Search Images Maps Play YouTube News Gmail Drive More »
Sign in
Screen reader users: click this link for accessible mode. Accessible mode has the same essential features but works better with your reader.

Patents

  1. Advanced Patent Search
Publication numberUS7388440 B1
Publication typeGrant
Application numberUS 11/003,996
Publication dateJun 17, 2008
Filing dateDec 2, 2004
Priority dateDec 5, 2003
Fee statusPaid
Publication number003996, 11003996, US 7388440 B1, US 7388440B1, US-B1-7388440, US7388440 B1, US7388440B1
InventorsGary Giust, Chwei-Po Chew, Sung-Ki Min
Original AssigneeCypress Semiconductor Corp.
Export CitationBiBTeX, EndNote, RefMan
External Links: USPTO, USPTO Assignment, Espacenet
Circuit and method to speed up PLL lock-time and prohibit frequency runaway
US 7388440 B1
Abstract
A lock-aid circuit and method is applied to a phase lock loop (PLL) having a voltage controlled oscillator (VCO), wherein the lock aid is coupled with the input of the VCO. In one example, the lock aid includes a Schmitt trigger having an output, a switch having an output and an input coupled to the output of the Schmitt trigger, and a voltage controlled current source coupled with the output of the switch.
Images(4)
Previous page
Next page
Claims(3)
1. A circuit, comprising:
a phase loop circuit including a voltage controlled oscillator having an input; and
a lock aid circuit coupled with the input of the voltage controlled oscillator, wherein the lock aid circuit includes:
a first amplifier configured as a Schmitt trigger having an output and an input;
a first switch having an output and an input and a control;
a second amplifier having an input coupled with the output of the first amplifier, the second amplifier having an output coupled with the control of the switch;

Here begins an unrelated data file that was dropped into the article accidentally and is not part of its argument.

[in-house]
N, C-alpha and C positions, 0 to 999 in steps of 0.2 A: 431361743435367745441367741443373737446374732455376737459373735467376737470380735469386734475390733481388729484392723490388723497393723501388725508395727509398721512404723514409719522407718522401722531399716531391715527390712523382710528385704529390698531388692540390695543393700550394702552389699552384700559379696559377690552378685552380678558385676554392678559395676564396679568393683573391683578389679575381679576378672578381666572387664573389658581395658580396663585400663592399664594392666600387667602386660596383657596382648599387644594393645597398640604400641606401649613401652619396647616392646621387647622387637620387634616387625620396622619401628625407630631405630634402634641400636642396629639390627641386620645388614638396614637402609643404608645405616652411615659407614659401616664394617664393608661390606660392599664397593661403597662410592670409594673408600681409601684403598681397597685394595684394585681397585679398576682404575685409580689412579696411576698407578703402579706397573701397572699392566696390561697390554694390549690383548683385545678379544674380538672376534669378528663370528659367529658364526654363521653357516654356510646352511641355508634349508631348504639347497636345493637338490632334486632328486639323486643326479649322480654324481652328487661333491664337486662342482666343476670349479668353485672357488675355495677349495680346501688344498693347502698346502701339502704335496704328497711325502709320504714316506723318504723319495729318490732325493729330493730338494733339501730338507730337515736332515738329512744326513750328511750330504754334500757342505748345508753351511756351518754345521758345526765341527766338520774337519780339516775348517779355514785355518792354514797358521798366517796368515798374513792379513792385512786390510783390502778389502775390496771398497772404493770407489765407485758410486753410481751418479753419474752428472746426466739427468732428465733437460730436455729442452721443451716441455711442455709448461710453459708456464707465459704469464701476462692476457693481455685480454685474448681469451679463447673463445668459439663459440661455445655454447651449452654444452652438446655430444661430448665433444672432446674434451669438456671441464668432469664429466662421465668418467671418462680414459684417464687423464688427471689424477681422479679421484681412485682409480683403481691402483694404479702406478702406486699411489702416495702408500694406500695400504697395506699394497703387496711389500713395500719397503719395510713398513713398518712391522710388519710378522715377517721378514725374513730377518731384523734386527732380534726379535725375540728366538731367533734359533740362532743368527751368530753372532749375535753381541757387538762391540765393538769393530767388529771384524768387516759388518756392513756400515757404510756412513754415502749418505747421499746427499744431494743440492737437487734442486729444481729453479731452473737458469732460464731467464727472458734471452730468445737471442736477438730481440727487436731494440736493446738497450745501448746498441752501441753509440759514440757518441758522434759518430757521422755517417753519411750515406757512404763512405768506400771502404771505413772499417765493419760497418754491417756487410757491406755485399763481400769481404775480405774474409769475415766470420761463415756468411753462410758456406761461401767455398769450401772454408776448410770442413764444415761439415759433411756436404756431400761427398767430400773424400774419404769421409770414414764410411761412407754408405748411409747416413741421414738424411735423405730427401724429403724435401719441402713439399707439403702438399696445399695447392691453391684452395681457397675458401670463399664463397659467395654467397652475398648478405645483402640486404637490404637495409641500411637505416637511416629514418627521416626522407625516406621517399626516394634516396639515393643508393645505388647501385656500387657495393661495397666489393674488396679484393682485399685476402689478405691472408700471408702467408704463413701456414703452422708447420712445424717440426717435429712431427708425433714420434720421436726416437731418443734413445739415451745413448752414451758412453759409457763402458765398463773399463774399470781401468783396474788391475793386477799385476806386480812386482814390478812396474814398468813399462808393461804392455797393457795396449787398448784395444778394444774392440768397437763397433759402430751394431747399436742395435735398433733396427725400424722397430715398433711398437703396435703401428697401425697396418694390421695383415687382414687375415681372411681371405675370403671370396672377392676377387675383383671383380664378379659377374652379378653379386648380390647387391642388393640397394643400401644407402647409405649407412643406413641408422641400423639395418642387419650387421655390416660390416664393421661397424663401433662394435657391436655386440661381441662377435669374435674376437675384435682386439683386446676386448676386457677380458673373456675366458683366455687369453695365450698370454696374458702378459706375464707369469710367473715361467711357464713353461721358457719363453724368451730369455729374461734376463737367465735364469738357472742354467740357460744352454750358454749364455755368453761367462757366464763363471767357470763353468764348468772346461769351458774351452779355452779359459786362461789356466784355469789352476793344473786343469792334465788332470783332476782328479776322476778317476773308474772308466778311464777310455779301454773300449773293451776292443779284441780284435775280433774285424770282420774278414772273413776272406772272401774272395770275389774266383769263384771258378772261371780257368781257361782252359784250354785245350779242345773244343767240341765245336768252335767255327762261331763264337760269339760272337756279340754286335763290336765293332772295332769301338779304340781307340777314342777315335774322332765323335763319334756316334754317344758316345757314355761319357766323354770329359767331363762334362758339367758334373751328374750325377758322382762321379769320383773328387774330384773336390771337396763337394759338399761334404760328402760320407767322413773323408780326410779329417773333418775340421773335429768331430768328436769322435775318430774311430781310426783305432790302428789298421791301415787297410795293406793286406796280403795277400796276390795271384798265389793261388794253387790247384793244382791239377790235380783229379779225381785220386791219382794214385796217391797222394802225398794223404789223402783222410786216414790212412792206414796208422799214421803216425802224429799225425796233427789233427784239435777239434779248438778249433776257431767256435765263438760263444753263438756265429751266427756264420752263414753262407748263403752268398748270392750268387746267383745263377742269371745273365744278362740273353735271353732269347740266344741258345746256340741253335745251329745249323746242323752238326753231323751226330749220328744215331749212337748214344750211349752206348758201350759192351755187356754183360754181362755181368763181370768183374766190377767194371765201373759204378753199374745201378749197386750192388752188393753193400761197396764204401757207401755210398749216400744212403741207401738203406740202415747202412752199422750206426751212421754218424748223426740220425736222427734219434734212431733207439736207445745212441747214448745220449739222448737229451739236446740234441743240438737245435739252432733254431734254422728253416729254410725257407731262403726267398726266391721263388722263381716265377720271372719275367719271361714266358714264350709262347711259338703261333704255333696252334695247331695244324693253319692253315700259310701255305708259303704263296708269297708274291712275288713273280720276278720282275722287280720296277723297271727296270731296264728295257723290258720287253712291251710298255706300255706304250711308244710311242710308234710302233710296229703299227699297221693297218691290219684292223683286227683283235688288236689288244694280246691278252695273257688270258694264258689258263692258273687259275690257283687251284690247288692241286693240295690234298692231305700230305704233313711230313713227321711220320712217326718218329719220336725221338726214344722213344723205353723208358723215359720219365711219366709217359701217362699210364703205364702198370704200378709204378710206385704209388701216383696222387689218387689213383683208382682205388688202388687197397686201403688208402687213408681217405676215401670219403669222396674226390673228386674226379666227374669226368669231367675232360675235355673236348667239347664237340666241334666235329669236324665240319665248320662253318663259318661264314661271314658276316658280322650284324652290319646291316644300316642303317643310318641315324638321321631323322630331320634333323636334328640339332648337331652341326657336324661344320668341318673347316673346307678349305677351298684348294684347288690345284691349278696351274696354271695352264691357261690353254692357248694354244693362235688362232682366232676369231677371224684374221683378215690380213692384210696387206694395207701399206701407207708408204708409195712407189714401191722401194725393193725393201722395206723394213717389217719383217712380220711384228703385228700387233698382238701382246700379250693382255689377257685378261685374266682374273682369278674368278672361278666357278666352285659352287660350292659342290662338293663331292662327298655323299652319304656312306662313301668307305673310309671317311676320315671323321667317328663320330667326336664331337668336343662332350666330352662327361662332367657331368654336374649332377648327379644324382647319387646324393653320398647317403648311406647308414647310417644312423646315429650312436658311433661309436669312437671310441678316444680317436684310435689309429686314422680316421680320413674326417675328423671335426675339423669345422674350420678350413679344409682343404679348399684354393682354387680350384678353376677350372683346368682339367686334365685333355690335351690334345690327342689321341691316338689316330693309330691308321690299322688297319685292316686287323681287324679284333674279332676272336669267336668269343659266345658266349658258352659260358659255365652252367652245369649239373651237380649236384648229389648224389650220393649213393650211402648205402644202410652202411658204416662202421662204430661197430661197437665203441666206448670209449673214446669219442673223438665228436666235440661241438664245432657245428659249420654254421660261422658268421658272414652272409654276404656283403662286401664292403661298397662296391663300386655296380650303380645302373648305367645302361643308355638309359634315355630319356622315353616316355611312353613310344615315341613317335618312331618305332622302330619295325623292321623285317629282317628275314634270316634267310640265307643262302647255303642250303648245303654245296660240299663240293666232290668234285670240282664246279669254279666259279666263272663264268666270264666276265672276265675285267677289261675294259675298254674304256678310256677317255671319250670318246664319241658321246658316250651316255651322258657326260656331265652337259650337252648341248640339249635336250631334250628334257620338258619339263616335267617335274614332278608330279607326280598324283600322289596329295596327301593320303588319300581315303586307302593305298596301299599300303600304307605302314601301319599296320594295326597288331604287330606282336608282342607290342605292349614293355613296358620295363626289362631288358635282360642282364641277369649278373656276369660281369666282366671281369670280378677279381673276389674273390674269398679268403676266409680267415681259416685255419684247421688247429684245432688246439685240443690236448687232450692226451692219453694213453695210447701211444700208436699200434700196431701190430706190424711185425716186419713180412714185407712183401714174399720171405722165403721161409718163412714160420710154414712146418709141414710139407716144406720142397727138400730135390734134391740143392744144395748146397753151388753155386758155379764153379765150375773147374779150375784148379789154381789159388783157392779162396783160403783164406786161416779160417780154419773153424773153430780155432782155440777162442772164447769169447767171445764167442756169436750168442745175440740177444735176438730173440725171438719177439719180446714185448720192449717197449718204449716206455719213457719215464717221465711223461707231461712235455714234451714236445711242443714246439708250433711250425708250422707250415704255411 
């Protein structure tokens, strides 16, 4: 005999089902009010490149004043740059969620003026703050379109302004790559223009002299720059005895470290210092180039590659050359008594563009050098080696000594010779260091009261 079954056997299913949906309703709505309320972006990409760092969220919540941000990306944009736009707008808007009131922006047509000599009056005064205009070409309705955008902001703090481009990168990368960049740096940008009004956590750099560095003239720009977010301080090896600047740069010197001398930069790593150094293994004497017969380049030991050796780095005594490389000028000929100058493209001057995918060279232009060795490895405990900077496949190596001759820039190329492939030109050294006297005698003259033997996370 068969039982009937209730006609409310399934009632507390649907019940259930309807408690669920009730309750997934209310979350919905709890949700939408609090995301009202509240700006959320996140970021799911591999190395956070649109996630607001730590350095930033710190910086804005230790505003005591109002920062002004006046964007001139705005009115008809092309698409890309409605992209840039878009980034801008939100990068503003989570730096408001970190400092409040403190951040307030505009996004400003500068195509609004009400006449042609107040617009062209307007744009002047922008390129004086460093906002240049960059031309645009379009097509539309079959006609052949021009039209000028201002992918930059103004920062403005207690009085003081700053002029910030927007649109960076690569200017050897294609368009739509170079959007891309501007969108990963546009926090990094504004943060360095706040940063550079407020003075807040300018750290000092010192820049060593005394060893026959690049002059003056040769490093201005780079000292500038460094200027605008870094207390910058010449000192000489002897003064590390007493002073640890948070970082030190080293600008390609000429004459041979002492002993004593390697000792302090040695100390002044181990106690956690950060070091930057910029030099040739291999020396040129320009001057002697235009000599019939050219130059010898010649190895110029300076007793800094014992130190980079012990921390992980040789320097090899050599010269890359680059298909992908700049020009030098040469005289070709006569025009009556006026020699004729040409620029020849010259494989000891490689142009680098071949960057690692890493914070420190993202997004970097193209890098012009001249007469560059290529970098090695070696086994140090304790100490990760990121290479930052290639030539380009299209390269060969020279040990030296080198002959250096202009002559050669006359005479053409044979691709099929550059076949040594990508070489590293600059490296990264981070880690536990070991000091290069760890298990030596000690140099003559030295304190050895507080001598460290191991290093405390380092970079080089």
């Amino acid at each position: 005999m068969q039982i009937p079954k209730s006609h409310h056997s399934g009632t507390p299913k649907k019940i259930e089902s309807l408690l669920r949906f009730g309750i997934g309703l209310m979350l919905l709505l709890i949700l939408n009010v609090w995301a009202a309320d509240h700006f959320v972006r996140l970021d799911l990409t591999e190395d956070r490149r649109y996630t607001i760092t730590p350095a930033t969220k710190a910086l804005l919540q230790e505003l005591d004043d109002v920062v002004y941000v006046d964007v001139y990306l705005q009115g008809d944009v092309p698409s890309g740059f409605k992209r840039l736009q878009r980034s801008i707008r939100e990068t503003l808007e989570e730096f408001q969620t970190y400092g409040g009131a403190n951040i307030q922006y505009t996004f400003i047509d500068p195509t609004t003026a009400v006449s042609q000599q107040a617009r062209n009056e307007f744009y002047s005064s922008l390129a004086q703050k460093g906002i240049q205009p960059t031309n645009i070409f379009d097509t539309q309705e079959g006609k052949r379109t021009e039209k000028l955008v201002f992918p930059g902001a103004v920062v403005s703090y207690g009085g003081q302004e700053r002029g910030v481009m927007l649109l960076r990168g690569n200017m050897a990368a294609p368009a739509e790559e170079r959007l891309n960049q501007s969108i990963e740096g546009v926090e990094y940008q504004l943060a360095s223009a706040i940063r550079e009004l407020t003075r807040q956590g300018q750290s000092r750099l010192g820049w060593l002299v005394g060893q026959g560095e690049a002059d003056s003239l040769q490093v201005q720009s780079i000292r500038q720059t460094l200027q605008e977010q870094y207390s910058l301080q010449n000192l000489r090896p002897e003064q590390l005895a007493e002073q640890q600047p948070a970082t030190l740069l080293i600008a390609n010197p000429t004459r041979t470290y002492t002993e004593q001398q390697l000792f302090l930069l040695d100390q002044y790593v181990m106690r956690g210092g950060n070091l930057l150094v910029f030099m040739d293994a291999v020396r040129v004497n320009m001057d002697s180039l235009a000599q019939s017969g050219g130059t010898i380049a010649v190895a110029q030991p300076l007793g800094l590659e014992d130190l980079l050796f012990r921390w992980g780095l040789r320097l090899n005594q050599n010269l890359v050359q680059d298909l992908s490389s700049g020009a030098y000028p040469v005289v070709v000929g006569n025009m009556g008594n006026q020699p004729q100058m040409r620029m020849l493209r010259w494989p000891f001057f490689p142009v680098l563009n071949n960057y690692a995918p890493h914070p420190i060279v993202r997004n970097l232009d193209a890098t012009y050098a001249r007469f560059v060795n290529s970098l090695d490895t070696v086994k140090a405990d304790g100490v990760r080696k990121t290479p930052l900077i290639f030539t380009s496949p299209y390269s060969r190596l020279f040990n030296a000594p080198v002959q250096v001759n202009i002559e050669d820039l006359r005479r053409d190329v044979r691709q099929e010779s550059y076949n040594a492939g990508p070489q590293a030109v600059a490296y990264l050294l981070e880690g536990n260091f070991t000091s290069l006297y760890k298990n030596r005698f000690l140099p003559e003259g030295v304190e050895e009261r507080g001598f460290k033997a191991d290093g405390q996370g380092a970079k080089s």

the input of the switch being coupled with the input of the voltage controlled oscillator, and the output of the switch being coupled with ground; and
a second switch having an output and an input and a control, the input of the second switch is coupled with the output of the first amplifier, the output of the second switch is coupled with ground, and the control of the second switch is coupled with a voltage signal to disable the lock aid circuit.
2. The circuit of claim 1, wherein the switch is a p-channel MOSFET.
3. The circuit of claim 1, wherein the second switch is a n-channel MOSFET.
Description
CROSS REFERENCE TO RELATED APPLICATION

This application claims priority under 35 U.S.C. 119(e) to U.S. Provisional Patent Application No. 60/527,149 entitled “CIRCUIT TO SPEED UP PLL LOCK-TIME AND PROHIBIT FREQUENCY RUNAWAY” filed Dec. 5, 2003, the disclosure of which is hereby incorporated by reference in its entirety.

FIELD OF THE INVENTION

This invention, in general, relates to electronic circuits, and in particular, to phase locked loop circuits.

BACKGROUND OF THE INVENTION

Phase locked loops are commonly used on various circuit applications, and may be used as clock multipliers or clock sources. For instance, an input clock of 10 MHz can be multiplied by a phase locked loop to yield a signal at 1 GHz, preferably in phase alignment with the 10 MHz clock signal.

In electronic systems, good clock distribution is very important to the overall performance of the product. Unwanted clock skew and jitter are two phenomena that may result from poor clock distribution, thus causing problems in the design and operation of the electronic systems. Techniques have been developed using phase locked loops (PLLs) to successfully manage these problems and reduce both to manageable levels, and PLLs are widely used in electronic circuits.

Conventional phase lock loops are discussed in many publications, examples of which include “PLL Synthesizers: A Switching Speed Tutorial”, Bar-Giora Goldberg, Microwave Journal, September 2001, see http://www.peregrine-semi.com/pdf_pll_switching_speed_giora.pdf. Further examples include Robert Adler, “A Study of Locking Phenomena in Oscillators” Proceedings of the IEEE, October 1973, pp. 1380-1385; Roland Best, “Phase Lock Loops”, McGraw-Hill, New York, 1984; and “Electronic Circuits Design and Applications”, U. Tietze, Ch. Schenk, Springer-Verlag (1991) pp. 164-167.